By Gordon Platt
The return of economic confidence in the Gulf Cooperation Council (GCC) countries is evident in the awarding of major new contracts and invitations for bidding on future projects, some of which were delayed by the global financial crisis. In one of the biggest such deals, Qatar reopened bidding for the first part of the third phase of the New Doha International Airport, a project with a total cost of $11 billion. The new tender is for construction of part of the passenger terminal.
In the United Arab Emirates, Abu Dhabi Gas Industries awarded four contracts in July totaling $9 billion. The largest contract, a $4.7 billon deal for a gas-processing plant, was assigned to a group comprised of Japan-based JGC and Maire Tecnimont, based in Italy. In addition, Abu Dhabi Oil Refining signed a $400 million contract with French engineering firm Technip to design the second phase of a pipeline that will link two refineries and a storage and distribution depot with Abu Dhabi International Airport.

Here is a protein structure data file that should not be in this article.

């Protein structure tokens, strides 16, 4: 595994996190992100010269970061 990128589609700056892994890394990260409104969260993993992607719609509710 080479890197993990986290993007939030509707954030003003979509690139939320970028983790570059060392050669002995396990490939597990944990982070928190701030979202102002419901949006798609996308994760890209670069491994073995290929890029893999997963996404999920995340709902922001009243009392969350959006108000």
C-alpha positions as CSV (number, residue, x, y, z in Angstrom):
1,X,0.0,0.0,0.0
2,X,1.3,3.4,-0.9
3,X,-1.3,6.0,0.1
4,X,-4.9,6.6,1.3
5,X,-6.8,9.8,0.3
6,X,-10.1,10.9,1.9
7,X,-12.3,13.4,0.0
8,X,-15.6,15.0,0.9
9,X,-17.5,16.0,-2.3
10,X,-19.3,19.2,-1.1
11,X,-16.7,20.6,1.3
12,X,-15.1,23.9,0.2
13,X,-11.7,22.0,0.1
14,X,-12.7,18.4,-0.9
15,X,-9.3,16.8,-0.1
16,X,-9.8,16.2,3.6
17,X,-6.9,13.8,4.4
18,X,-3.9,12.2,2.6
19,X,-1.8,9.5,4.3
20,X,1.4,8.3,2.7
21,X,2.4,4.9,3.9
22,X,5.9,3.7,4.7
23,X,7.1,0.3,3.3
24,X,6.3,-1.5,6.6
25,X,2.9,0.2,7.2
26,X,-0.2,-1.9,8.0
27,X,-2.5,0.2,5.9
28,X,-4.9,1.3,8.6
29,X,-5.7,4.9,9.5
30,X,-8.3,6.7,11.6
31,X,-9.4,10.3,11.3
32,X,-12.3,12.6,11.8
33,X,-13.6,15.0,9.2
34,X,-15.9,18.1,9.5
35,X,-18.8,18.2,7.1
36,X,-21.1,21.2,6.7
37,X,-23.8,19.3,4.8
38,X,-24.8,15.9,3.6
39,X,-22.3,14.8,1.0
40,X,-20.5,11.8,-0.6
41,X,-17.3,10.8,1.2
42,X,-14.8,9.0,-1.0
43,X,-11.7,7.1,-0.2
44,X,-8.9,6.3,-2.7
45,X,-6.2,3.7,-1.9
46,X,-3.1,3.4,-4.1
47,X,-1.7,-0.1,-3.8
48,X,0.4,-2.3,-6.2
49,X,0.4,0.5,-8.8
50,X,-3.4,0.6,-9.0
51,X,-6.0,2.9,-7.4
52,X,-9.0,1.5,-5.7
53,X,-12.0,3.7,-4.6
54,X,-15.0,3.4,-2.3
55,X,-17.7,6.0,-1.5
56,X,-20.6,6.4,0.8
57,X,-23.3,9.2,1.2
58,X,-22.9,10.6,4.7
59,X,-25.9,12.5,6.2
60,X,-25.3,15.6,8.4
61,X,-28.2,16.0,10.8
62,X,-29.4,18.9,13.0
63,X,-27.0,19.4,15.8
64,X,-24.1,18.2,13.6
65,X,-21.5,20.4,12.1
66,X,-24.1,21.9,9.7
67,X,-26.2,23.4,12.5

Abu Dhabi, incidentally, has been selected as the headquarters for the International Renewable Energy Agency, which the United States joined at the end of June. Abu Dhabi is building Masdar City, a $22 billion carbon-neutral development, which will rely totally on solar and wind power and will produce no waste.
In Saudi Arabia, Aramco is expected to award preliminary design and project-management contracts in September for the Arabiyah offshore gas field and a natural gas liquids recovery plant at the Shaybah oil field. Once the design work is completed in the second quarter of next year, Armaco will invite bids to construct the facilities. The kingdom is anxious to meet growing domestic demand for natural gas.
Meanwhile, Saudi Arabia is developing an aeronautics industry to assemble Typhoon fighter jets as part of a $33 billion deal signed in September 2007 with BAE Systems, based in Britain. BAE will deliver 24 of the new fourth-generation Eurofighter planes, while an additional 48 of the aircraft will be assembled in the kingdom. Some spare parts for the jets will be manufactured in Saudi Arabia.